The Jalopy Journal
Discussion in 'The Hokey Ass Message Board' started by Royalshifter, Jan 31, 2009.
Saw this on the web today. Whole town had been under water for the last 25 yrs. Some place in Argentina. Packard?
Killer pic. Did you take it?
Is this a Federal?
Do you have a link to the article?
Try this article for the Argentina ghost town. http://www.foxnews.com/world/2013/05/10/creepy-ghost-town-emerges-from-sea-in-argentina/
Found this one along a road near Dorrance, PA
Rescued this 37 Dodge a few months ago and its now at a good home in NY.
Also found 3 1952 Chryslers last weekend but no photos yet.
I believe that it's a 1929 Chrysler.....
Somewhere in Tennessee.
nice white walls
Here are some more images of the car.
And a truck
two separate cars in that group of photos. the guy sitting in the one doesnt have a spare tire and rubble sitting on passenger side. the car below that has a spare tire and the rubble is a little further away.
aside from that its amazing how potent that salt water was to desolve the metal that much, makes someone reconsider living in Cali, lol.
as far as the rubber tires go. i have heard that a tire has to be dyed black. so have these tires had the dye washed out from the salt and thats how all tires look without the black dye, or is that just a thick layer of salt that can be chipped away.
i can see that fasination of living or visiting a place with a high salt content lake, i visited the Dead Sea and it was fun floating in the water. they also say regular dips in the water helps keep your skin clean of diseases like athletes foot and other things. here is a pic, im the geek on my back, still fearing that i will not float.
I think the pic of the truck wheel is from a different vehicle than any of the other ones shown.
this could start a whole new thread, Sitting and Disolving
Always thought the '55 Victoria was a much prettier car than the '55 Crown Vic. My father worked at Ford's Atlanta assembly plant when they were building them, he said that the guys at the plant referred to Crown Victorias as "Easter baskets."
I would almost bet that this '41-'46 Chevy fire truck was probably driven to where it's sitting, and that it doesn't have many miles on the odometer. My hometown had a '38 Ford fire truck that had less than 3,000 miles on it when it was retired in the '70s. Of course, even with low miles, the engines in old fire trucks are often worn out. That old babbit-pounder logged more hours idling and powering the pumps than it did taking the truck down the road.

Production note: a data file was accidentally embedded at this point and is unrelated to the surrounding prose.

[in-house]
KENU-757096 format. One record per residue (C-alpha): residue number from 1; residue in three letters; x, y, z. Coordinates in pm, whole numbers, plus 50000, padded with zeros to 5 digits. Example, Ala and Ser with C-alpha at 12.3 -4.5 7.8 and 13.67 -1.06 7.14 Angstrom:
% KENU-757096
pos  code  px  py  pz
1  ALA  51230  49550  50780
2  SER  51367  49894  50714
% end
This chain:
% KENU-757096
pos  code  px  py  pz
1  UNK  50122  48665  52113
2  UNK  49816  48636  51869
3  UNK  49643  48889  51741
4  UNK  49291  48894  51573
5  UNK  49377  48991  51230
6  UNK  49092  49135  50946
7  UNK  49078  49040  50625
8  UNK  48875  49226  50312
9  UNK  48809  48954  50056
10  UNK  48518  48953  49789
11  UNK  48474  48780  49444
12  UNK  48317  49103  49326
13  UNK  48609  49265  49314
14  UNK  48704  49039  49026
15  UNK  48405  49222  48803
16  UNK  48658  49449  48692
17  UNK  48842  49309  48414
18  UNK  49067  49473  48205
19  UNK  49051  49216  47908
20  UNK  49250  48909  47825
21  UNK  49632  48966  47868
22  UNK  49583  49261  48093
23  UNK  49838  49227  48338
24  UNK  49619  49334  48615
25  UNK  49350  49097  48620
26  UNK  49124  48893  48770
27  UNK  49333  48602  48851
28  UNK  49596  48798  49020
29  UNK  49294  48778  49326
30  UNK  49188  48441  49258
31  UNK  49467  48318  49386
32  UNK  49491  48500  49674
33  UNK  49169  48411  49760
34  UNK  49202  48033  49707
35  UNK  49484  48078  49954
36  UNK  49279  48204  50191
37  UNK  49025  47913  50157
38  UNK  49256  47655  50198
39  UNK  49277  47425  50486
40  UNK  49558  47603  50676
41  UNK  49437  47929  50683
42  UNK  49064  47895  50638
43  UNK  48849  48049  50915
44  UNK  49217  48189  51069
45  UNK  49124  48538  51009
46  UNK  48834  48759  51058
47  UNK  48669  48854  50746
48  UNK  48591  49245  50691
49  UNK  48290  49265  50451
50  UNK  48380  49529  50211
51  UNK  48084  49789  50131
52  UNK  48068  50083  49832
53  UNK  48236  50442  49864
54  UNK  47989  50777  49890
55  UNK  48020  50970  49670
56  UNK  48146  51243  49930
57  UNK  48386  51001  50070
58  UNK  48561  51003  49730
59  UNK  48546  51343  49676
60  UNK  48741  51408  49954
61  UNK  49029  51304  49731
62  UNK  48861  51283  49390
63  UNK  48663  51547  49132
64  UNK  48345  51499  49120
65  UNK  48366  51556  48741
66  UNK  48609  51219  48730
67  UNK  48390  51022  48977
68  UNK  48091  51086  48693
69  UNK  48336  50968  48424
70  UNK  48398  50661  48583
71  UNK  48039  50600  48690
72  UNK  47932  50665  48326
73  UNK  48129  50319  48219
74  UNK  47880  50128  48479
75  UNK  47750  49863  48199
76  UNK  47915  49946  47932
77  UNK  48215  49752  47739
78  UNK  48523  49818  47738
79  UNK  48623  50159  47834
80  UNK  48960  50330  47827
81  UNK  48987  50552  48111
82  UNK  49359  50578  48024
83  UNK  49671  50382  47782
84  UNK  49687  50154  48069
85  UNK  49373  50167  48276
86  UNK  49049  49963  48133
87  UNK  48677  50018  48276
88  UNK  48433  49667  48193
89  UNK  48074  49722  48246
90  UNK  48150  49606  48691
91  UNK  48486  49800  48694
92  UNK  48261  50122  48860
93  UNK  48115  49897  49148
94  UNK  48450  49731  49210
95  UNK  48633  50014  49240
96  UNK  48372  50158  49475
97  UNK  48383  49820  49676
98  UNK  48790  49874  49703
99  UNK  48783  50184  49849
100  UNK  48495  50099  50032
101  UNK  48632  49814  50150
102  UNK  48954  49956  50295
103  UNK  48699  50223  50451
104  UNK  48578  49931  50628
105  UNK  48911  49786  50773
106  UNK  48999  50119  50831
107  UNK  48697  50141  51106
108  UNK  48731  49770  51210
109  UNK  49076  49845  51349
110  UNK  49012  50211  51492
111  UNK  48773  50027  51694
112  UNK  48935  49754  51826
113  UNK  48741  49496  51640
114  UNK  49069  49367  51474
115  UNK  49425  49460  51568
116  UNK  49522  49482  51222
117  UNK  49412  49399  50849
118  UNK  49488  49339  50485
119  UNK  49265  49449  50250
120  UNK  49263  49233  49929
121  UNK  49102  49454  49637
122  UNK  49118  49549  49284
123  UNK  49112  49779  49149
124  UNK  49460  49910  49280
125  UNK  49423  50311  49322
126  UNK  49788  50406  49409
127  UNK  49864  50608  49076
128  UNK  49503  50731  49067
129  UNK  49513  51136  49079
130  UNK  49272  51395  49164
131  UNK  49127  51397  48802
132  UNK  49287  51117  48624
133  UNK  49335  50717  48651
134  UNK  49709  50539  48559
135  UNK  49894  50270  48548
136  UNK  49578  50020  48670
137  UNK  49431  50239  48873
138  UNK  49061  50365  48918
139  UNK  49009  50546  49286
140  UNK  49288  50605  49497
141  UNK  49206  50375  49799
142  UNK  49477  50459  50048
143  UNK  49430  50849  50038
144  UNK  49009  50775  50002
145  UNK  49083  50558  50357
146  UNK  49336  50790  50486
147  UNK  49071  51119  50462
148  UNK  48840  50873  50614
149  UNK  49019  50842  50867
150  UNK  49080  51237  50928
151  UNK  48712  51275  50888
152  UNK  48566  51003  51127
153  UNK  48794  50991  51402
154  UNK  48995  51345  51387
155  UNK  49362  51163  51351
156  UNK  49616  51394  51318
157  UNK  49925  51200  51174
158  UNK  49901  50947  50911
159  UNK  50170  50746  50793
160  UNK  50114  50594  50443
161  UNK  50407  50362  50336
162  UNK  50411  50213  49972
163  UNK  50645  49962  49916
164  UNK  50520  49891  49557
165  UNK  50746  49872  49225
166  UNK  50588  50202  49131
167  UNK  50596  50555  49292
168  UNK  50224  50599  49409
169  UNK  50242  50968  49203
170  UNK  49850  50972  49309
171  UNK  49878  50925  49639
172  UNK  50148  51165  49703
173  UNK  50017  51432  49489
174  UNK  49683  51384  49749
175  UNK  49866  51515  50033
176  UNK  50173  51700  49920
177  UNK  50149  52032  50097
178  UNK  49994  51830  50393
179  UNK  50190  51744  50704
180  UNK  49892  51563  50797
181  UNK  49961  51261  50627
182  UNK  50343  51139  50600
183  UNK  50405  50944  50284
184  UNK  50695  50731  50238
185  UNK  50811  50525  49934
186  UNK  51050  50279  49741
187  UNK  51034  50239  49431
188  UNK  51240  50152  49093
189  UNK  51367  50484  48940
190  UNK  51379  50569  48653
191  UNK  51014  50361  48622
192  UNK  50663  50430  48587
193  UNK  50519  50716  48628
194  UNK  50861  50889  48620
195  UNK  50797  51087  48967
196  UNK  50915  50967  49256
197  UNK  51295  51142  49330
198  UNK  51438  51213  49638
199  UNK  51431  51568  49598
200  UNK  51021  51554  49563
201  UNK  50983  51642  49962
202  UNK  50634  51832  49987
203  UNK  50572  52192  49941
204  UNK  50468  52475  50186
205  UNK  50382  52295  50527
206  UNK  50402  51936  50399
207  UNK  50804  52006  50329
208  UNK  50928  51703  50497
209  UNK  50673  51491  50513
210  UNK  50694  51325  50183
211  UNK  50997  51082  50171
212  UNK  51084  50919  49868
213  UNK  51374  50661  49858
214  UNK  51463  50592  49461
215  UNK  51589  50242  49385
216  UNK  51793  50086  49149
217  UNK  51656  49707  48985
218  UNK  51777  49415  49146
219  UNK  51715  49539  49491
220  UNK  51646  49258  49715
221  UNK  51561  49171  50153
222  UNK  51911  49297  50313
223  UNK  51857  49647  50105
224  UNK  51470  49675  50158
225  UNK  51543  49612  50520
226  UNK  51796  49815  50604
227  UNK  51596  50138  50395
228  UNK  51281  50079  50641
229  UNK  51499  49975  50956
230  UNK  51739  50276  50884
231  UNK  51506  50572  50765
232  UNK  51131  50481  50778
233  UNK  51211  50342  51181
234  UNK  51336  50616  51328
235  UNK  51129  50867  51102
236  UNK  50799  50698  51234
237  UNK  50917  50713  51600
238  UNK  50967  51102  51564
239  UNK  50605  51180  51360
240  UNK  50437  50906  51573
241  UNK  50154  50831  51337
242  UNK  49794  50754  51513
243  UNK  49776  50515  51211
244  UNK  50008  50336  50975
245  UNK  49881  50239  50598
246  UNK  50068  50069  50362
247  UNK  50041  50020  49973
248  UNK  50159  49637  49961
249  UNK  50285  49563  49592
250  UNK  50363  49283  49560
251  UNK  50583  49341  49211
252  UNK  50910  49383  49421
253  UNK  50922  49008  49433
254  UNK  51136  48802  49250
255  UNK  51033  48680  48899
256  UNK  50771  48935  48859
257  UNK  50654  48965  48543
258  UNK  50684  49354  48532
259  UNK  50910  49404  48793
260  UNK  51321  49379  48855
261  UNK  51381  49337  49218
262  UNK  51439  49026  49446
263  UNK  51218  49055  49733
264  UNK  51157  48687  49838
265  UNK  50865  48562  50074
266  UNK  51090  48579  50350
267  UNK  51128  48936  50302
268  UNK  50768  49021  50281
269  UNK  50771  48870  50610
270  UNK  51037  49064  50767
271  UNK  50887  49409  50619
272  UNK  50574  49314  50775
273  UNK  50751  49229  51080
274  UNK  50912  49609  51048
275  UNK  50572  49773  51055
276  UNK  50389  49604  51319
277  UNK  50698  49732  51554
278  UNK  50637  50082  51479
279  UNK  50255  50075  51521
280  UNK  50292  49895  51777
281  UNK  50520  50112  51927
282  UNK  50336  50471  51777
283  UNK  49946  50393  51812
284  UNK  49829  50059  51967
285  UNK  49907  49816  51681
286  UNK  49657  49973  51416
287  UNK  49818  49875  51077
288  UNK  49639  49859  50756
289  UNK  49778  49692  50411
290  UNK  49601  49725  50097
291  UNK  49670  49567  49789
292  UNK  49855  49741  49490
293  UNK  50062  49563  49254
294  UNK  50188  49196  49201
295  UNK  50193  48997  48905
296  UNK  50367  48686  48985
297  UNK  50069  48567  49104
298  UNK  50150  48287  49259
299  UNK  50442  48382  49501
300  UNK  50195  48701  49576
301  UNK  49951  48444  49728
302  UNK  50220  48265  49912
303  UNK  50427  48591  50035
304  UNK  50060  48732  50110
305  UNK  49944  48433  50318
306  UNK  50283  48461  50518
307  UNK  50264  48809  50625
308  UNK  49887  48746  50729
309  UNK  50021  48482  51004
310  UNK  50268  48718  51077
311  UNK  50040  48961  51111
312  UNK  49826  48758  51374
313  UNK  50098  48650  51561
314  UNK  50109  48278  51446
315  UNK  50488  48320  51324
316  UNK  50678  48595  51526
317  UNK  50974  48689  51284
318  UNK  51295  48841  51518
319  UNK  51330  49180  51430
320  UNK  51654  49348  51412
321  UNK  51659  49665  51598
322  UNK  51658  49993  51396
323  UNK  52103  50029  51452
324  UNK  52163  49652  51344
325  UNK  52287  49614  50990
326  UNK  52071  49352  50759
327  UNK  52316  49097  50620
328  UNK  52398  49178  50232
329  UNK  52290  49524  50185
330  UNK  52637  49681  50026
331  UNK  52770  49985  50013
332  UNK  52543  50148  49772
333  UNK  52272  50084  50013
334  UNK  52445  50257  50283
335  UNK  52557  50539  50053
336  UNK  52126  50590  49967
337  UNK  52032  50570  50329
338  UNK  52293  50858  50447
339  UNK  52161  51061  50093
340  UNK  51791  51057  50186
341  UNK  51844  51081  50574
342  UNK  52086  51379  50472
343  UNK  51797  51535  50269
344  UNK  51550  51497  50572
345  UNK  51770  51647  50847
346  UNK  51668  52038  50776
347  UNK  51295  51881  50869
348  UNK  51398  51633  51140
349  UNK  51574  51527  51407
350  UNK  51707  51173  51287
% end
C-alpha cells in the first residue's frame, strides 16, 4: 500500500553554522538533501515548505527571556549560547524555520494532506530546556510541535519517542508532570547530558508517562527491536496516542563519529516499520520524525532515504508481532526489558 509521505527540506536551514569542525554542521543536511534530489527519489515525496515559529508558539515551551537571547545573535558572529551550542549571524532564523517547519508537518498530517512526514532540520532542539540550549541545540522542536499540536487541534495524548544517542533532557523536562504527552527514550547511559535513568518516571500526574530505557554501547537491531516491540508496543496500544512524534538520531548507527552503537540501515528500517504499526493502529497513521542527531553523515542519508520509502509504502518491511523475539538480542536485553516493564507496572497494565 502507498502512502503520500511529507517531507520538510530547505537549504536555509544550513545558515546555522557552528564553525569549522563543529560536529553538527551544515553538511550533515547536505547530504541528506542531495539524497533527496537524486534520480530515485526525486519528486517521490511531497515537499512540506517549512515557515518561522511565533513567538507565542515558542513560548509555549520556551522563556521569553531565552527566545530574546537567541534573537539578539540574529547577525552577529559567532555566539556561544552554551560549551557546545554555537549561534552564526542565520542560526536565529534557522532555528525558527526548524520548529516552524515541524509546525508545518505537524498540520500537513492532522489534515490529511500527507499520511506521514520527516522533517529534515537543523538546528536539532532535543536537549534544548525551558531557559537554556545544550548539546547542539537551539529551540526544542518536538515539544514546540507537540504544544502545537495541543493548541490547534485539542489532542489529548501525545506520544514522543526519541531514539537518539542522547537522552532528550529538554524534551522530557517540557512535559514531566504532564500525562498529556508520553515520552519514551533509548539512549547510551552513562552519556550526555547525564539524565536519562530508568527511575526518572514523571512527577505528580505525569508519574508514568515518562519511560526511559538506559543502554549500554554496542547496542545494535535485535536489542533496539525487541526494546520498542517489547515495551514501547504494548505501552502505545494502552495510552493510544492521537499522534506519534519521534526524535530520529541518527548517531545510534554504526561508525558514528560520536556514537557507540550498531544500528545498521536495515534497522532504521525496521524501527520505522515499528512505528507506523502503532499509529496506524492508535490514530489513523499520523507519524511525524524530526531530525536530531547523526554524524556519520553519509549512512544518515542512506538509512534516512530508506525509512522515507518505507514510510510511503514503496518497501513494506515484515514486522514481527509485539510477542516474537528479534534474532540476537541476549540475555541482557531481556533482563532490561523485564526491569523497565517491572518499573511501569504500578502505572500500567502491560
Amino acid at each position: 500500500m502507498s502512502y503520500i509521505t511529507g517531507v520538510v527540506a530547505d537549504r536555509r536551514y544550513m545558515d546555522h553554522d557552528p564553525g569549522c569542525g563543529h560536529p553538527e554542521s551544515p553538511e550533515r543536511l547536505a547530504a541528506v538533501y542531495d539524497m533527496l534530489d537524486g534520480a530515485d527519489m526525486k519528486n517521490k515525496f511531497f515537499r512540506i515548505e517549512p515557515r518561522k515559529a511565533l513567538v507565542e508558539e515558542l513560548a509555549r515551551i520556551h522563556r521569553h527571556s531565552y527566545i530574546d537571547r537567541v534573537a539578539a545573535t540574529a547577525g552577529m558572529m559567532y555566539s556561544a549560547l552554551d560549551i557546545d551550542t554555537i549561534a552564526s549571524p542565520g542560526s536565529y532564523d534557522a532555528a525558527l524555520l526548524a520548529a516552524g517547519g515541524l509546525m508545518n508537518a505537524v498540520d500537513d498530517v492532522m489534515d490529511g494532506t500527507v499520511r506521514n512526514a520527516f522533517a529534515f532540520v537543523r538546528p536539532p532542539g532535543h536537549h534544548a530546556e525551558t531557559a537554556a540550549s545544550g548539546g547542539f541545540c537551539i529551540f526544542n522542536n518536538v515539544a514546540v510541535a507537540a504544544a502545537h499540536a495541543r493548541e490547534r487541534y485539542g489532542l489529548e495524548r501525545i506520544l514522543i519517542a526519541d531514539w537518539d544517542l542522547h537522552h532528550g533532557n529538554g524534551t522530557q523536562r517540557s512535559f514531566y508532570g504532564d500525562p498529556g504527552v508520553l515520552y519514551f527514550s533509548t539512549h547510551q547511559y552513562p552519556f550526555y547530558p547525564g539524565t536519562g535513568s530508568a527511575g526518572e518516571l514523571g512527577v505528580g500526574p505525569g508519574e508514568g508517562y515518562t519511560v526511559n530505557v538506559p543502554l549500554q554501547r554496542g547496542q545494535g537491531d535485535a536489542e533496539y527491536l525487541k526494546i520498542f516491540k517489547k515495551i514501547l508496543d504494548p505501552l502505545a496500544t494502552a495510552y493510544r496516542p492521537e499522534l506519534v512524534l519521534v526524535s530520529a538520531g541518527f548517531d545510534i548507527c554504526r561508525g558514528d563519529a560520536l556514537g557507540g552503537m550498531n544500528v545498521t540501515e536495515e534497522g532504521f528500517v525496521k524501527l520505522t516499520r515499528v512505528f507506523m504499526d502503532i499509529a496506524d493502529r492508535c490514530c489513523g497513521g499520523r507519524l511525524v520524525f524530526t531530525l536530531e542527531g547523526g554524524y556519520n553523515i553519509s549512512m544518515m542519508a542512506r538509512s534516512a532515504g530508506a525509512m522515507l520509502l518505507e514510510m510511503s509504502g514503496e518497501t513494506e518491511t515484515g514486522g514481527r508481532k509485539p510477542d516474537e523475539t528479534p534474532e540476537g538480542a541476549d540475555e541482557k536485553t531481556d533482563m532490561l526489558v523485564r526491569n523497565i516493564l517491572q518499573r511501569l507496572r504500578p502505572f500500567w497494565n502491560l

Fire truck is a late teens Seagrave, Around 1915 to 1917 I think. Grille and fenders could be right up into the 20s, but those headlights ......
If anyone's on instascam there are pics under #sittingandrotting. Sorry I don't have a photo to share with this post.
Secret location somewhere in Florida.
Posted from the Eddie Meyer App for iFord V8
A few more from Florida. I took these a few years ago with the owner's kind permission.
One more for the pile....
Found this one last night. Terminal Island Long Beach, CA. 1959. Some of you will remember the TV show "Rescue-8", when the LA Fire Dept. had to climb a pile such as this to rescue some kids who went there to play. Real hi-drama for 1959 TV!.
I'm happy to report that I saved this one! I'm about to start getting it ready for paint!
^^^^^Those old Studes make the coolest hot rod pickups.....Keep us in the loop on this build, please.
It's a bit off topic for the HAMB. s10 chassis, 5.3l turbo, UMIperformance control arms, wilwood brakes, 3 link, coilovers, etc...it's gonna be a fun daily driver!
Regardless, its good to see it get saved. This one was too cherry and rare to get crushed!
I went through the first 170 great pages of this thread and did not see this image. The photo is at least 12 years old and IMO is just about the perfect photo of old iron. Enjoy!
If you're talking about mine, it was far from cherry! haha The PO had cut out all the floor and the inner door skins. They also welded the fenders to the hood to make some sort of "mud truck". The frame was square tubing with an MII boogered on it with the cab just setting on it...it was a mess! It took another cab to make one good one, new doors and another bed! It's come a long way, but it was worth saving, and I'm glad I did!
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